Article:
You see, the fly only knows where the unclean things are, while the honeybee knows where the beautiful iris or hyacinth is.
As I have come to understand, some people resemble the honeybee and some resemble the fly. Those who resemble the fly seek to find evil in every circumstance and are preoccupied with it; they see no good anywhere. But those who resemble the honeybee only see the good in everything they see. The foolish person thinks foolishly and takes everything in the wrong way, whereas the person who has good thoughts, no matter what he sees, no matter what you tell him, maintains a positive and good thought.
+ St. Paisios of Mt. Athos
If you would know of the Lord’s love for us, hate sin and wrong thoughts, and day and night pray fervently. The Lord will then give you His grace, and you will know Him through the Holy Spirit, and after death, when you enter into paradise, there too you will know the Lord through the Holy Spirit, as you knew Him on earth.
We do not need riches or learning in order to know the Lord: we must simply be obedient and sober, have a humble spirit and love our fellow-men. The Lord will love a soul that does this, and of His own accord make Himself manifest to her and instruct her in love and humility, and give her all things necessary for her to find rest in God.
We may study as much as we will but we shall still not come to know the Lord unless we live according to His commandments, for the Lord is not made known through learning but by the Holy Spirit. Many philosophers and scholars have arrived at a belief in the existence of God, but they have not come to know God.
To believe in a God is one thing, to know God another…
O ye peoples of the earth, fashioned by God, know your Creator and His love for us! Know the love of Christ, and live in peace and thereby rejoice in the Lord, who in His mercy waits for all men to come to Him.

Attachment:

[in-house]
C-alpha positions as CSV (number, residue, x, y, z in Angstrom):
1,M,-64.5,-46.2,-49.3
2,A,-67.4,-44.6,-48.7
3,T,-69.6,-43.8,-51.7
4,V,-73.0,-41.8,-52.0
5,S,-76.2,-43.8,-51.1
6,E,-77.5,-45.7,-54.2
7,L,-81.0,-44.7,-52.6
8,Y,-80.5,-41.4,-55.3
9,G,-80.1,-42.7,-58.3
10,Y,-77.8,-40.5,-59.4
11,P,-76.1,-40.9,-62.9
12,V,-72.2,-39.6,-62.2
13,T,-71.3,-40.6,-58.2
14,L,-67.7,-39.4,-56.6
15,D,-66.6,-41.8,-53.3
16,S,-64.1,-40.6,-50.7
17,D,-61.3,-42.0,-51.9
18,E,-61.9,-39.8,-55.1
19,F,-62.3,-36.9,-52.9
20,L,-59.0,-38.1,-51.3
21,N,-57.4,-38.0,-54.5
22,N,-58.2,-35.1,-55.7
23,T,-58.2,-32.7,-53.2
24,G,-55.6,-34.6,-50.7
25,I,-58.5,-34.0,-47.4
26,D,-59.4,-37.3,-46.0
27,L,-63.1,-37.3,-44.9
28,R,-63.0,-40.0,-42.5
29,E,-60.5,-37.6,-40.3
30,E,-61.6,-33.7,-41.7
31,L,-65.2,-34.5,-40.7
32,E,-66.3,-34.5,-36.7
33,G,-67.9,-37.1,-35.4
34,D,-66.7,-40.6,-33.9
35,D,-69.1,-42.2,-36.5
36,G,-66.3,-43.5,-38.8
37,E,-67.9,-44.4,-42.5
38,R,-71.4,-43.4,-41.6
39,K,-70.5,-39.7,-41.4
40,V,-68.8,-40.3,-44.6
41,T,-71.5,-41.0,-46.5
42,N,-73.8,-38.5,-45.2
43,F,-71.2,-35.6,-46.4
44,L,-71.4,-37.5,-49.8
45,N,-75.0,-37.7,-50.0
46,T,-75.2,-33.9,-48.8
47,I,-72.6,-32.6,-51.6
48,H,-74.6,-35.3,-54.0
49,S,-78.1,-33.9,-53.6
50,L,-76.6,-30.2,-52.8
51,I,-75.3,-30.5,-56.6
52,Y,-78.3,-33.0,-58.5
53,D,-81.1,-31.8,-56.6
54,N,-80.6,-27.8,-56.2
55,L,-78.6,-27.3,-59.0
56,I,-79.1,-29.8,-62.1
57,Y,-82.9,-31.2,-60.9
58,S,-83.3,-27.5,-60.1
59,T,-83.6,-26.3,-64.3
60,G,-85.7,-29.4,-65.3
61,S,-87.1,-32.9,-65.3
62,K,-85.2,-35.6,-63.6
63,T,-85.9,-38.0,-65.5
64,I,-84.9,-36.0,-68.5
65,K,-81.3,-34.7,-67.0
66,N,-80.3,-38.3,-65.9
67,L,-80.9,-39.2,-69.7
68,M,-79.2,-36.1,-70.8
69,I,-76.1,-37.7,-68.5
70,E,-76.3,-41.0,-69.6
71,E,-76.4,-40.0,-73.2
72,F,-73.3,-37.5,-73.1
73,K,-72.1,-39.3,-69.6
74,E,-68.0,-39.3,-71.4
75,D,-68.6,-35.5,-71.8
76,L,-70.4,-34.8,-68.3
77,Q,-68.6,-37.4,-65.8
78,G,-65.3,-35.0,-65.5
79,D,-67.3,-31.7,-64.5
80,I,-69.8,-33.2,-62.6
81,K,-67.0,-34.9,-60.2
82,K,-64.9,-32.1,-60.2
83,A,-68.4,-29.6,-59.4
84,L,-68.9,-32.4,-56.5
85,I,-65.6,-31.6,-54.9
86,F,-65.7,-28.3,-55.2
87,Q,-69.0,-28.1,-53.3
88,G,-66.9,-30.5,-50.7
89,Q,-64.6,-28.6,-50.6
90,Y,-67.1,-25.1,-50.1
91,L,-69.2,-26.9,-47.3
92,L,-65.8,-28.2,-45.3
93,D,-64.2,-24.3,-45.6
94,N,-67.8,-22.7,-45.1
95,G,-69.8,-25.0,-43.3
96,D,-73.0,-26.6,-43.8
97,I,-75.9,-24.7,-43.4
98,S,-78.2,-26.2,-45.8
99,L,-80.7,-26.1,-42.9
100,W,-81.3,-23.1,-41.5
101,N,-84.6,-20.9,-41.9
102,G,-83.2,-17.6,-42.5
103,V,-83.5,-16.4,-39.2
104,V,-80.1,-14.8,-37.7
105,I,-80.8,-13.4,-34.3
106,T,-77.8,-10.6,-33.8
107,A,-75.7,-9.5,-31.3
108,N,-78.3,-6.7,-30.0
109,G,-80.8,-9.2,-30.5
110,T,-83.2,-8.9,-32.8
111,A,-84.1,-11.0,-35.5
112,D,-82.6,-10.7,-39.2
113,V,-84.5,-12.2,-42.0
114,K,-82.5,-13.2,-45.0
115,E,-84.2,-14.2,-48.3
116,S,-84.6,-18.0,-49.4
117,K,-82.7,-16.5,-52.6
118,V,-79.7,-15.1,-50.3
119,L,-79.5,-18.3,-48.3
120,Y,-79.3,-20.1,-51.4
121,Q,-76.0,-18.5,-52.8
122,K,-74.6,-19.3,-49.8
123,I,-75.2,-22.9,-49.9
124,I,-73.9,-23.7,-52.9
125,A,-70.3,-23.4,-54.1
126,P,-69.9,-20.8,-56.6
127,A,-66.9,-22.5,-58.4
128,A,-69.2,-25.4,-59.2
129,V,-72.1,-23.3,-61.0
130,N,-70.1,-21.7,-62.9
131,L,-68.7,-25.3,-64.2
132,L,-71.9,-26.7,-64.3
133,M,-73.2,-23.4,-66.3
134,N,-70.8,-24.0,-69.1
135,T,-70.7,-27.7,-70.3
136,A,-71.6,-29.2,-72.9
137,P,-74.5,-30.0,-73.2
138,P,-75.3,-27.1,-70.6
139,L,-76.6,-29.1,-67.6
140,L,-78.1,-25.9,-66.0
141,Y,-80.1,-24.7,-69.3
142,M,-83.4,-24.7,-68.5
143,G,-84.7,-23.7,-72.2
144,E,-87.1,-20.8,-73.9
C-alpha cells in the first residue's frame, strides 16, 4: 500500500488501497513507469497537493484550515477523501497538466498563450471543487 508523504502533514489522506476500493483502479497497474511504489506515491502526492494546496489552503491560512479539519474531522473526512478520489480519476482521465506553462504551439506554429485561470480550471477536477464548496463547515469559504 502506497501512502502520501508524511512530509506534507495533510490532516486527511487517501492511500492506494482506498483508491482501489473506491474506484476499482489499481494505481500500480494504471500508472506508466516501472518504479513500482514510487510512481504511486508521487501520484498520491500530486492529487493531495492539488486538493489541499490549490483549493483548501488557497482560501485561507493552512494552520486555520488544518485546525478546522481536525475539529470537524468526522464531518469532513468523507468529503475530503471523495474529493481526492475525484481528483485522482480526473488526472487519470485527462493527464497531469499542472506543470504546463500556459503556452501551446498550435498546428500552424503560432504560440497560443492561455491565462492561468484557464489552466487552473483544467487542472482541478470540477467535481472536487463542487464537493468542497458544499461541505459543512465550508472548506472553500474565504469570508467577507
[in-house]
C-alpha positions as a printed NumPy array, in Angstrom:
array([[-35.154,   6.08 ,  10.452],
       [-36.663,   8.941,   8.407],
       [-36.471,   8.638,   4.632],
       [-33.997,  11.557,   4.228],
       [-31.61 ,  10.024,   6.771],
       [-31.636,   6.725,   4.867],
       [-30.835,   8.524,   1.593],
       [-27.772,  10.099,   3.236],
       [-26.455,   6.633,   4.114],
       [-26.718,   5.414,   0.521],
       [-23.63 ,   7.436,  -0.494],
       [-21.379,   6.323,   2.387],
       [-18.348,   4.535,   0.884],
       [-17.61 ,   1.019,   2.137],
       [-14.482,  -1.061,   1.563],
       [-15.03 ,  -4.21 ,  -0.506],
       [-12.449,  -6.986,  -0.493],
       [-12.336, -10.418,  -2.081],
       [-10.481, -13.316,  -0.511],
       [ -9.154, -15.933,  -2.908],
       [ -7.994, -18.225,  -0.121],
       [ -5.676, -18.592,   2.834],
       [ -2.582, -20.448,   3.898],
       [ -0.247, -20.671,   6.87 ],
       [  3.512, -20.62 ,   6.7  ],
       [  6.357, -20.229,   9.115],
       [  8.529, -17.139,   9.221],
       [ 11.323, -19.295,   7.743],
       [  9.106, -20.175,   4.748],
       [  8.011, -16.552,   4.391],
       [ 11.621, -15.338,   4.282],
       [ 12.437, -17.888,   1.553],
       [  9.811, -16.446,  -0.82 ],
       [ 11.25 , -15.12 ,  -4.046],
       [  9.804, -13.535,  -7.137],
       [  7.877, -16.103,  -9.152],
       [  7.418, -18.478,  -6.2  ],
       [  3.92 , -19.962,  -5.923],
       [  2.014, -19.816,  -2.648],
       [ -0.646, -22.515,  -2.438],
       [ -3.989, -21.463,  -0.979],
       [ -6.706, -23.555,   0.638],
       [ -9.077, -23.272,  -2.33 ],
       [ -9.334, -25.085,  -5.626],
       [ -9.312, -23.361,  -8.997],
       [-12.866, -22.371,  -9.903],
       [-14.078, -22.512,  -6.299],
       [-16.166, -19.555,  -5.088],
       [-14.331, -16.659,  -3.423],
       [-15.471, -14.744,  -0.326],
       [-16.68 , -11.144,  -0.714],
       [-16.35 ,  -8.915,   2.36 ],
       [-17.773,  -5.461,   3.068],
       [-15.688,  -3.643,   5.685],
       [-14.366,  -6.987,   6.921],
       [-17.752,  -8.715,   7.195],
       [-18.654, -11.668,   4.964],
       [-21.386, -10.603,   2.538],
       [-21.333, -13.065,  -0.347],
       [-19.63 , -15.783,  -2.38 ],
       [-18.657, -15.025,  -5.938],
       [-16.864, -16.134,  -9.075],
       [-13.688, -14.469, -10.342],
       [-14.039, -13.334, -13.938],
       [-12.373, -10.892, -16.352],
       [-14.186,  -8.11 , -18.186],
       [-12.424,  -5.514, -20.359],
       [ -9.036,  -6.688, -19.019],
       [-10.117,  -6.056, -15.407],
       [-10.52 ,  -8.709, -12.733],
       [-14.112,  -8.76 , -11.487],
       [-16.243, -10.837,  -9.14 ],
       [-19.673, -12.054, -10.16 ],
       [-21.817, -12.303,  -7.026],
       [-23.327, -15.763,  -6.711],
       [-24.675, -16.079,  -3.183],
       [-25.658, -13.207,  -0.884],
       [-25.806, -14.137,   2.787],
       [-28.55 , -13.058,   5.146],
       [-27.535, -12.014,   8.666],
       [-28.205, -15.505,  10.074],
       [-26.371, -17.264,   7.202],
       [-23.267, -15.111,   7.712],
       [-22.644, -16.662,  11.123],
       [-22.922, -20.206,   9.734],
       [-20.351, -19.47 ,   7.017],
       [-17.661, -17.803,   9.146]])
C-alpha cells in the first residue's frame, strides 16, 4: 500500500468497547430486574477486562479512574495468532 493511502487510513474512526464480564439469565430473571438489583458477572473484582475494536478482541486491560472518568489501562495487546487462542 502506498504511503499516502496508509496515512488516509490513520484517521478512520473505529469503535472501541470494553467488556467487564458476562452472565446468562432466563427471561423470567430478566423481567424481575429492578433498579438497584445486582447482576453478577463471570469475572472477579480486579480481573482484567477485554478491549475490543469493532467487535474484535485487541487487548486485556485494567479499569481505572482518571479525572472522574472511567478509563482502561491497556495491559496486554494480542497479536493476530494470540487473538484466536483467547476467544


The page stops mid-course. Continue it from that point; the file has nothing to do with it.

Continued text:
Know, all you peoples, that we are created for the glory of God in the heavens. Cleave not to the earth, for God is our Father and He loves us like beloved children.
St Silouan of Mt Athos
Marriage and Μonasticism
The two complement each other.. . Both are sacraments of love … It is tempting to make a simple contrast: to say that asceticism and chastity are the characteristics of monasticism, and love the characteristic of marriage. Yet the two states cannot be thus opposed. Married people, as well as monks, are called to the “narrow way” of ascetic life, to fasting and self-denial; if the monks are martyrs, then so also are the married, as the crowns and hymns and the Marriage Service plainly indicate. Perfect love is always a crucified love; yet, for both monks and married Christians, if the cross is voluntarily accepted, it proves a door to resurrection and new life. In the same way, chastity – understood in its proper sense of integrity and integration – is a quality not only of the single but also of the married life. In a sense, marriage includes within itself the characteristic values of monasticism: the monastic vows of poverty, chastity, and obedience – when understood, as they should be, in a positive manner as a way of enabling us to be free to love God and one another – are also applicable to the married life. And if asceticism and chastity are marks of the married life, then love.., is a mark of a true monk.. If the monk abstains from marriage, this is not because the married state is sinful, but because he personally is called to express his love for God and humankind on a different level… Marriage and monasticism are the “two hands”‘ of the Church, the two complementary expressions of one royal priesthood. Each needs the other, and in her mission the Church uses both her hands together.
Bishop Kallistos of Diokleia
If Lent is the recovery by man of his faith, it is also his recovery of life, of its divine meaning, of its sacred depth. It is by abstaining from food that we rediscover its sweetness and learn again how to receive it from God with joy and gratitude. It is by “slowing down” on music and entertainment, on conversation and superficial socializing, that we rediscover the ultimate value of human relationships, human work, human art. And we rediscover all this because very simply we rediscover God Himself—because we return to Him and in Him to all that which He gave us in His infinite love and mercy. And thus, on Easter night we sing: “Today are all things filled with light, Heaven and earth and the places under the earth; all creation does celebrate the Resurrection of Christ on whom it is founded….” Of this expectation, do not deprive us, O Lover of Man!
– Fr Alexander Schmemann